Australia’s Aging Workforce
The ageing of Australia’s workforce is one of businesses’ major emerging challenges. By 2044-45 it is estimated that 25% of Australians will be aged 65 years or over, which is approximately double the present population.
Additionally, over the last decade the average age of the Australian workforce (especially the full-time workforce) has been increasing faster than the average age of the general population (Department of Parliamentary Services, 2005).
In September 2010 there were approximately 5.8 million adults not in the labour force. Over 3.3 million, or 57% of these people were aged 55 years and over (The Australian Institute for Social Research, 2008). As more people move into older age groups, overall workforce participation rates are predicted to substantially drop. Some estimates project that there will be a loss of one third of the workforce over the next two decades to retirement, redundancy and illness/disability (The Australian Institute for Social Research, 2008).
By early next decade labour demand is expected to exceed supply (Productivity Commission, 2005).
The impact of health and safety measures
To manage the effect of the ageing population on the Australian workforce it will be necessary to introduce measures to boost labour force participation and manage skill shortages. Research has shown that immigration cannot resolve the loss of labour force, and that increasing taxes is unsustainable (The Australian Institute for Social Research, 2008). However, effective occupational health and safety (OHS) policies and procedures to assist with injury prevention, management and effective return to work are important elements in achieving this.
OHS is an area of real concern. 5.3% (640,700 people) of the 12 million people who undertook some form of paid employment during the 2009-10 financial year experienced at least one work-related injury or illness. This equates to a rate of 53 injuries per 1,000 people employed.
Improving the safety of the workplace and the health of its members has always been important but now more than ever there is a need to safeguard our diminishing workforce and prevent Australian workers from becoming statistics.
Older workers are more vulnerable
While the majority of individuals who suffer injuries in the workplace are middle aged (45-54 years), older workers are more likely than younger workers to have a fatal workplace incident. The fatality rate among workers in 2009-10 increased from 0.7 per 100,000 workers aged 15-34 years, to 1.0 among 35-54 year olds, and 1.8 among workers aged 55 years and over, as shown in Figure 1.
Older workers are not only more likely to be involved in work related incidents that prove fatal; they are also more likely to suffer from illnesses associated with long-term exposure to dangerous substances/working conditions, such as mesothelioma (from asbestos exposure) and noise-induced hearing loss.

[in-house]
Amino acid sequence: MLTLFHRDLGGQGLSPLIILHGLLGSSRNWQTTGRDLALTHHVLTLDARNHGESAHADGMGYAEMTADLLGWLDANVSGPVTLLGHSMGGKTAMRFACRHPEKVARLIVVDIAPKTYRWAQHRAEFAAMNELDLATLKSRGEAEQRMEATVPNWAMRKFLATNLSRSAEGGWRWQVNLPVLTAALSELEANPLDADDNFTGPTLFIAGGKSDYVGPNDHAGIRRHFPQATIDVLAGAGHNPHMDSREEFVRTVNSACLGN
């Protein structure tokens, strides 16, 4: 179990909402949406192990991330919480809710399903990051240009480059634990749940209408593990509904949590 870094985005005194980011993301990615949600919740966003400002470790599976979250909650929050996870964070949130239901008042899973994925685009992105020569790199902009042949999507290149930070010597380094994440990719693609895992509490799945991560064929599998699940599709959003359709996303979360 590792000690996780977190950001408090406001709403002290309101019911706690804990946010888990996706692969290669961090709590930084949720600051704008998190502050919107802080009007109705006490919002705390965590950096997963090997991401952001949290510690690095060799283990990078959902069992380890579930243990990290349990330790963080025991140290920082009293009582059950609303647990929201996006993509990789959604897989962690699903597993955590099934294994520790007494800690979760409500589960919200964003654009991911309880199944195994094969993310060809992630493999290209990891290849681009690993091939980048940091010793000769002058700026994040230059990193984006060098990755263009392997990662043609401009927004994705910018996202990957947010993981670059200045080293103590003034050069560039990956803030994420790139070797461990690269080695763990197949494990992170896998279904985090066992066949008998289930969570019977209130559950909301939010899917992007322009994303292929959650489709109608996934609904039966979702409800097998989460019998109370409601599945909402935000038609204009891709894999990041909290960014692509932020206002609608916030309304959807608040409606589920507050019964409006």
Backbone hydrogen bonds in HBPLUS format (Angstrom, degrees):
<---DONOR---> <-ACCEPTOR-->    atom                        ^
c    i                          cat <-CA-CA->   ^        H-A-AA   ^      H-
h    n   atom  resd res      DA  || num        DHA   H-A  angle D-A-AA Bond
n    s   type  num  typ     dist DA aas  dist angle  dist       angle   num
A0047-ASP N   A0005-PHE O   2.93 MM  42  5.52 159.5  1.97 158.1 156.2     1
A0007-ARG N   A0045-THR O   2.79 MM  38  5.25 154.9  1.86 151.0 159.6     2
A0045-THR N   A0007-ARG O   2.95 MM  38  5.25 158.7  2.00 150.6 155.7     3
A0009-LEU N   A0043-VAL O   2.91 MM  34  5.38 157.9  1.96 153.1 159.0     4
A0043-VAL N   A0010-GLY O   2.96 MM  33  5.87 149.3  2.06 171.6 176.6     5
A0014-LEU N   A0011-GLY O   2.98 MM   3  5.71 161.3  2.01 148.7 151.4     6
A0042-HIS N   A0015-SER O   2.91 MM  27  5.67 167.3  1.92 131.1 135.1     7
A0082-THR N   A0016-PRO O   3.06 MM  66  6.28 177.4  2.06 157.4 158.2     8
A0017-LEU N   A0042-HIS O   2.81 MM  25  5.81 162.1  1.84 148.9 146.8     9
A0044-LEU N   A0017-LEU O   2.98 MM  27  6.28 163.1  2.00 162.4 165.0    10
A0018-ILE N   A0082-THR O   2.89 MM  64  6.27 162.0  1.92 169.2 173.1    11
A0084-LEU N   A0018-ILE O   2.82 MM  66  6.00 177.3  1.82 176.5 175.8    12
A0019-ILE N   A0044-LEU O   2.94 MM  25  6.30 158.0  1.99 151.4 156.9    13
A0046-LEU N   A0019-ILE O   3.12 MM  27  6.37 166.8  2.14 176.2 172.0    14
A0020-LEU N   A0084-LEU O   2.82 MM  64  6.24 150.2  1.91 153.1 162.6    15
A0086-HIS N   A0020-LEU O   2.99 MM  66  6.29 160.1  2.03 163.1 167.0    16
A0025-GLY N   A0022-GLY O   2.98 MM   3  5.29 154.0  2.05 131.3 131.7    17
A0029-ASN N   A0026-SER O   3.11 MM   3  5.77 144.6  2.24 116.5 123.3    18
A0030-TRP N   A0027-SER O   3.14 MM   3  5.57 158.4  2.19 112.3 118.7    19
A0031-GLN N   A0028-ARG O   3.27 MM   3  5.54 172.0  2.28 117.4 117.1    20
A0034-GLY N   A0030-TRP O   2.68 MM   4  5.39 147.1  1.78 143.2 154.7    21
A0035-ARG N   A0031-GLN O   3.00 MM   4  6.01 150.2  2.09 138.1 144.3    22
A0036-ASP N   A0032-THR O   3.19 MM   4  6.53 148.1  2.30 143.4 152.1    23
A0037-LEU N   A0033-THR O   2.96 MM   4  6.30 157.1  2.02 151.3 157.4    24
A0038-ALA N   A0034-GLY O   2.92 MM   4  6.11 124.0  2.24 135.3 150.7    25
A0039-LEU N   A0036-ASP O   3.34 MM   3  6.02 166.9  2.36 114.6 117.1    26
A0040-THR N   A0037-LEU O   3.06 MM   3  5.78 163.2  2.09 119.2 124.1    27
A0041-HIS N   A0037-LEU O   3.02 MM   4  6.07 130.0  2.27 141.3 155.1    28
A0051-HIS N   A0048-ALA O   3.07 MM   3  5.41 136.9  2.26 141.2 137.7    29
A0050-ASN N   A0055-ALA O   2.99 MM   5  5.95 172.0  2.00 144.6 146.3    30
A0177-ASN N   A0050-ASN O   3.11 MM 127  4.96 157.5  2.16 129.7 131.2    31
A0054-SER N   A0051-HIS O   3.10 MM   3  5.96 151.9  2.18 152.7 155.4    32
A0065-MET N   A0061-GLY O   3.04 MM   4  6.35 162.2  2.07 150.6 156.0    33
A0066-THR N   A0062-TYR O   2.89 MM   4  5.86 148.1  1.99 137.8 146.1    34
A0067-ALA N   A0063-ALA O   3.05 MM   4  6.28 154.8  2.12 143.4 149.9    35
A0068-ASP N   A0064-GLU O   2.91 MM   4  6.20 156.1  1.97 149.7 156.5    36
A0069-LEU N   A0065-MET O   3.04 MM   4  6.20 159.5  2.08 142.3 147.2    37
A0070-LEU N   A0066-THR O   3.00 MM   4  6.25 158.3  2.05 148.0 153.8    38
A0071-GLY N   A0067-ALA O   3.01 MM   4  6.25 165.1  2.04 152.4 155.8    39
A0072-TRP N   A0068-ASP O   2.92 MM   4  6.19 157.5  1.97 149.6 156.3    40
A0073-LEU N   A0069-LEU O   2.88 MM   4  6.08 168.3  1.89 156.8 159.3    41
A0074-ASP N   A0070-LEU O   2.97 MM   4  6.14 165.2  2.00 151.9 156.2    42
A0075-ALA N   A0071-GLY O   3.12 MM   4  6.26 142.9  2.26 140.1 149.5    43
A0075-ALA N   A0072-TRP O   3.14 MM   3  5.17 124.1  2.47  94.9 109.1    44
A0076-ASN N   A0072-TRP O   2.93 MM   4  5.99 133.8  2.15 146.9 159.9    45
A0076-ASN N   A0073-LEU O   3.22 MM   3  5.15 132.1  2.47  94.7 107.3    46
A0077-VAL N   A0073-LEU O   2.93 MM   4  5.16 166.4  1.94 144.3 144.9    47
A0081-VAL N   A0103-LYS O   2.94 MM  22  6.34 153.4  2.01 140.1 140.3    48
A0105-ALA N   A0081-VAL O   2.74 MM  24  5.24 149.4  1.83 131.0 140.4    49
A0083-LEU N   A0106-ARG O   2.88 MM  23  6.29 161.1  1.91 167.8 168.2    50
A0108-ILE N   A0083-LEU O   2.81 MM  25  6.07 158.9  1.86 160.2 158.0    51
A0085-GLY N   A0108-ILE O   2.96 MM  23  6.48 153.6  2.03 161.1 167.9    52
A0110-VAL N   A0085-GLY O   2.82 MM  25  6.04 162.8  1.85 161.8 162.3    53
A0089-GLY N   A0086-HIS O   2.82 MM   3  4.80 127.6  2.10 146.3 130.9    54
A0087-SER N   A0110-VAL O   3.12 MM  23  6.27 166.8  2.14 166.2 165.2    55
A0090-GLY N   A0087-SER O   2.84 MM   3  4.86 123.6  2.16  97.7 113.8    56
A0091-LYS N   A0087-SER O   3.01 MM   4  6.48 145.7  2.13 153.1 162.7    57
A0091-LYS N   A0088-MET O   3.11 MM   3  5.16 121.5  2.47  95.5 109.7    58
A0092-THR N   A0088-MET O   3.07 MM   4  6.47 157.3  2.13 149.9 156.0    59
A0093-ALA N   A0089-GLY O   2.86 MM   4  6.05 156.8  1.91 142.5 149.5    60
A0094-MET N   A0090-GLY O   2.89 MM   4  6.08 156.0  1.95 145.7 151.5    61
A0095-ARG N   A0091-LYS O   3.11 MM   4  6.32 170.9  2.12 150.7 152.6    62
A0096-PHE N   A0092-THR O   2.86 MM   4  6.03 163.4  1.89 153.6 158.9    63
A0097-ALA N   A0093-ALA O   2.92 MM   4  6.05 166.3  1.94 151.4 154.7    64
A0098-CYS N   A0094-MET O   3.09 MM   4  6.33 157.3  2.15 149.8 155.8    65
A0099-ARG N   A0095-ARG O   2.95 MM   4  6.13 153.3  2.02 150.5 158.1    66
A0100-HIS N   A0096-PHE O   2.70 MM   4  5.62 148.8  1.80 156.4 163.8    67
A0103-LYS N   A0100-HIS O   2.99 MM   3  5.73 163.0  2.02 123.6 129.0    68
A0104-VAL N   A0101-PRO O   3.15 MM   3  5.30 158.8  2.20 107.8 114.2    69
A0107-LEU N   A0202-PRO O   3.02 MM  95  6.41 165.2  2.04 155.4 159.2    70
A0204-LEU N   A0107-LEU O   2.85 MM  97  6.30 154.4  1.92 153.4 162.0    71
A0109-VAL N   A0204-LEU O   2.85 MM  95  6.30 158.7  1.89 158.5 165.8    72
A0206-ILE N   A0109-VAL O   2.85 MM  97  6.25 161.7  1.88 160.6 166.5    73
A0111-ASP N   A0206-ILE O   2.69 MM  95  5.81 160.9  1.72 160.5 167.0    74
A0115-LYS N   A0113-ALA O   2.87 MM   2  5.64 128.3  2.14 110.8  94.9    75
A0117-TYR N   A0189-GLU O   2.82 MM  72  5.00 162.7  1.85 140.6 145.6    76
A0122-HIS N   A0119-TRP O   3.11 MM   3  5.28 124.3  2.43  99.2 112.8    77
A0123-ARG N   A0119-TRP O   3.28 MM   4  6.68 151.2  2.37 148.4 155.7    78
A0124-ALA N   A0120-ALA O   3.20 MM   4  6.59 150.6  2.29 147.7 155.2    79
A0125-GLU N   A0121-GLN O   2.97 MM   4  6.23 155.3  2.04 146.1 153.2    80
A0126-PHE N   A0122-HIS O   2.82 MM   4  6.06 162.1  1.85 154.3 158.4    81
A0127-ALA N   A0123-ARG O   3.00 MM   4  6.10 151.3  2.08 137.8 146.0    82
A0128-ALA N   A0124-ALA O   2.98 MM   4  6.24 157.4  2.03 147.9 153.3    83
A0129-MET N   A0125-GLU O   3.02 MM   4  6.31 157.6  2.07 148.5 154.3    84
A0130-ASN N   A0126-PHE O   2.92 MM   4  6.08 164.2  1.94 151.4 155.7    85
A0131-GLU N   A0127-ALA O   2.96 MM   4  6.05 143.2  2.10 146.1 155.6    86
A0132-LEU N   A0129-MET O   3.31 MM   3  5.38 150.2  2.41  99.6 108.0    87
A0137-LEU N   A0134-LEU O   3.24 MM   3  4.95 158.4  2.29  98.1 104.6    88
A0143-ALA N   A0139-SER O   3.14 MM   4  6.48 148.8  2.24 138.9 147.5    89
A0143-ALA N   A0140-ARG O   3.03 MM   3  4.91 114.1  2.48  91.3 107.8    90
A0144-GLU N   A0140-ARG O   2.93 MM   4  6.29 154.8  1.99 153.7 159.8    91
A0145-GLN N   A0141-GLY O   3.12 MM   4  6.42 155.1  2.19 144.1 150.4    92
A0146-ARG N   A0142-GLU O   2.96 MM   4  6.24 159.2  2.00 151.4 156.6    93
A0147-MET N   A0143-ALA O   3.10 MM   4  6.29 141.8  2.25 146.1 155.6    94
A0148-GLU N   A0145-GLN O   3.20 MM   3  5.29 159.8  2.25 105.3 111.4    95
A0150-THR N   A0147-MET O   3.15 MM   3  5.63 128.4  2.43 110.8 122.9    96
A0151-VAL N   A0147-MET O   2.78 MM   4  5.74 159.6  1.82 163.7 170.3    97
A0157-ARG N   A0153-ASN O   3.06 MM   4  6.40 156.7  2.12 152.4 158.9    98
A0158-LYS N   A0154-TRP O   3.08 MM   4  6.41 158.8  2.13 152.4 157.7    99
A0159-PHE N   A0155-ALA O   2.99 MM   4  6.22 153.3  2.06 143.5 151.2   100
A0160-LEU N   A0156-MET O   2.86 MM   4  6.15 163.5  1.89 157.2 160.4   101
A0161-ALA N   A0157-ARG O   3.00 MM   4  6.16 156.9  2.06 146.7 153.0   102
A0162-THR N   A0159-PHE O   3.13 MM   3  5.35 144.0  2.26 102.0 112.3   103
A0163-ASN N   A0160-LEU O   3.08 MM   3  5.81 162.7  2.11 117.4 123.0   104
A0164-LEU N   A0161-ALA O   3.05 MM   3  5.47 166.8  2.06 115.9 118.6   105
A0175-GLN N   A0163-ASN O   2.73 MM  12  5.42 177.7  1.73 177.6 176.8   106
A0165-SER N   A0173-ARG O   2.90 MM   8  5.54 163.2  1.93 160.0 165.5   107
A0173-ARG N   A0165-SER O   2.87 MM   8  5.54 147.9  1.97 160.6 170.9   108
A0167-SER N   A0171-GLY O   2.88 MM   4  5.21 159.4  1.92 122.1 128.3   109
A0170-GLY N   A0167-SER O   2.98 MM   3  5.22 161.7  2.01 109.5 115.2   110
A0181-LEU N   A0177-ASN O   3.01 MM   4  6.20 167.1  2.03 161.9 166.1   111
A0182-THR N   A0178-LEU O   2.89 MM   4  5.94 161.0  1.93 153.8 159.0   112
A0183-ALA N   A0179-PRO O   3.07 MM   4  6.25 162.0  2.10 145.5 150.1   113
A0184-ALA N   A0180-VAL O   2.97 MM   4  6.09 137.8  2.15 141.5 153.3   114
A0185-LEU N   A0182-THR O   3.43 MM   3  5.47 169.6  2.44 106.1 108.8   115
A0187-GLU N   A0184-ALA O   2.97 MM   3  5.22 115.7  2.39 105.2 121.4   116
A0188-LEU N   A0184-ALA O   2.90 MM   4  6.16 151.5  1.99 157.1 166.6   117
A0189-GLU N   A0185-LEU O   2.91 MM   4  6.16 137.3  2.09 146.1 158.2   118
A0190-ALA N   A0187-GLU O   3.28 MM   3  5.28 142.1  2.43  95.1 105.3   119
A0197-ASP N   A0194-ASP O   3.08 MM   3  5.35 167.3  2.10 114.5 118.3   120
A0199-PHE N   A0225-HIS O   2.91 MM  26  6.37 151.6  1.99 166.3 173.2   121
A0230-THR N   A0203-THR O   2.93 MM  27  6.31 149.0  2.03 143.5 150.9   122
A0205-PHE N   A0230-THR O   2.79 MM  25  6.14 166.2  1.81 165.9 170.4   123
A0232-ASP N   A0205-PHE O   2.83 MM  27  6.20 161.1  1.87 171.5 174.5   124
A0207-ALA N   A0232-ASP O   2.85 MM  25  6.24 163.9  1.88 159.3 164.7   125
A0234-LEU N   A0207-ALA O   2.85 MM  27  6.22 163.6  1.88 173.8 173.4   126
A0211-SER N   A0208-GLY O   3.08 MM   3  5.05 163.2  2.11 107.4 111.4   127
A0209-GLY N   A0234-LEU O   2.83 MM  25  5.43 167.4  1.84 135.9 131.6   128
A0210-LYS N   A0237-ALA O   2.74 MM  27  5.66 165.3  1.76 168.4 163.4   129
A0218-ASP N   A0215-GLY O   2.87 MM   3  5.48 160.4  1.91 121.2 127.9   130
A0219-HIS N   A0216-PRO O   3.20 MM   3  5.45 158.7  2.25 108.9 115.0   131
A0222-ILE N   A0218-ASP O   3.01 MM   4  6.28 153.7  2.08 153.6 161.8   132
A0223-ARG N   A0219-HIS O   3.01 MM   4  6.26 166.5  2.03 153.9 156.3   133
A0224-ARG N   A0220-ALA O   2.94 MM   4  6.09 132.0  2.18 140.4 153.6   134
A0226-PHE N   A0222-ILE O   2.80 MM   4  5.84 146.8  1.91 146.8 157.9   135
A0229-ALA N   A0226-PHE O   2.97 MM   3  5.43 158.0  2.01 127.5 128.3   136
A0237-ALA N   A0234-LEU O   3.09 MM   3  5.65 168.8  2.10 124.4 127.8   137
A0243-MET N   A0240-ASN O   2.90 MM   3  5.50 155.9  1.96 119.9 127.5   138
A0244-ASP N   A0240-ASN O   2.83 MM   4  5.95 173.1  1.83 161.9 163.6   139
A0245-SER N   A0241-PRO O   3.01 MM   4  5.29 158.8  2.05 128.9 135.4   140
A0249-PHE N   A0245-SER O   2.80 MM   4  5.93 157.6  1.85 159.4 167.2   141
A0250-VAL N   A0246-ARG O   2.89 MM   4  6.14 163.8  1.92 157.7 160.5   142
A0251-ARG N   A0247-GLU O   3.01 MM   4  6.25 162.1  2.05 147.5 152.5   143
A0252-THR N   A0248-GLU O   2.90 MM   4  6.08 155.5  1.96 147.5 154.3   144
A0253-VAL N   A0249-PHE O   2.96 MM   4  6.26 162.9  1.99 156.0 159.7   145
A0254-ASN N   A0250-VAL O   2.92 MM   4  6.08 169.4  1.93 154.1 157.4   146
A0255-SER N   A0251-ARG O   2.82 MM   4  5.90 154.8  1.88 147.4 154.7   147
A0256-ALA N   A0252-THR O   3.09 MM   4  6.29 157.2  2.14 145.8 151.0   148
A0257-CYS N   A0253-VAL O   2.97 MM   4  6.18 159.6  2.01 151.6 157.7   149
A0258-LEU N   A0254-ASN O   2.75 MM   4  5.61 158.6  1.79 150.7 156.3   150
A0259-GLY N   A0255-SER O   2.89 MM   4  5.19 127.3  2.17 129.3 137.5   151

This means these important older workers are also vulnerable workers.
Prevention is better than Cure
Considering the costs associated with work related injuries and accidents, and the impact of the ageing population on the Australian workforce the importance of prevention strategies cannot be underestimated. Over the past two decades governments at both the federal and state/territory level have made concerted efforts to reduce rates of workplace injuries and fatalities, including raising awareness of the importance of OHS, improving collection and analysis of workers’ compensation data, and harmonising the states and territories’’ work health and safety legislation (The Australian Institute for Social Research, 2008).
At the same time, government policy has placed increasing emphasis on positive or ‘productive’ ageing, including supporting healthy lifestyles, lifelong learning and programs to reduce dependency and manage functional loss effectively (The Australian Institute for Social Research, 2008).
PeopleMetrics Safety and Commitment Survey
Improvements are not only occurring at the government level. Every organisation has a responsibility to safeguard the health and safety of its workers and to find ways to lessen the impact of the ageing population on the availability of able workers. To this end, safety surveys are becoming a popular adjunct to OHS initiatives aimed at improving employee commitment to safety.
More than ever, your ability to fully utilise human capital largely depends on how effectively you can improve working conditions and prevent accidents/incidents. PeopleMetrics has developed the Safety Attitudes & Engagement Survey to help organisations to assess and manage safety related issues and attitudes, and to better understand the impact of OHS policy. The survey allows you to:
- Compare workforce and management views on current OHS issues
- Compare perceived v’s actual compliance with safety policies and procedures
- Examine safety attitudes and behaviour both in and outside of the workplace.
It can also be used in conjunction with our Employee attitudes and Commitment Survey to understand other relevant factors, including values, stress, organisational climate, leadership, trust and support.
Contact us today to find out more about PeopleMetric’s Safety and Commitment Survey.
Department of Parliamentary Services (2005). Research Note: Australia’s ageing workforce. Parliament of Australia: Canberra.
The Australian Institute for Social Research. (2008). Exploring the impact of an ageing workforce on the South Australian Workers’ Compensation Scheme: Chapter 1 Introduction. The University of Adelaide: Adelaide.
Productivity Commission. (2005). Australia’s Health Workforce, Research Report. Australian Government: Canberra.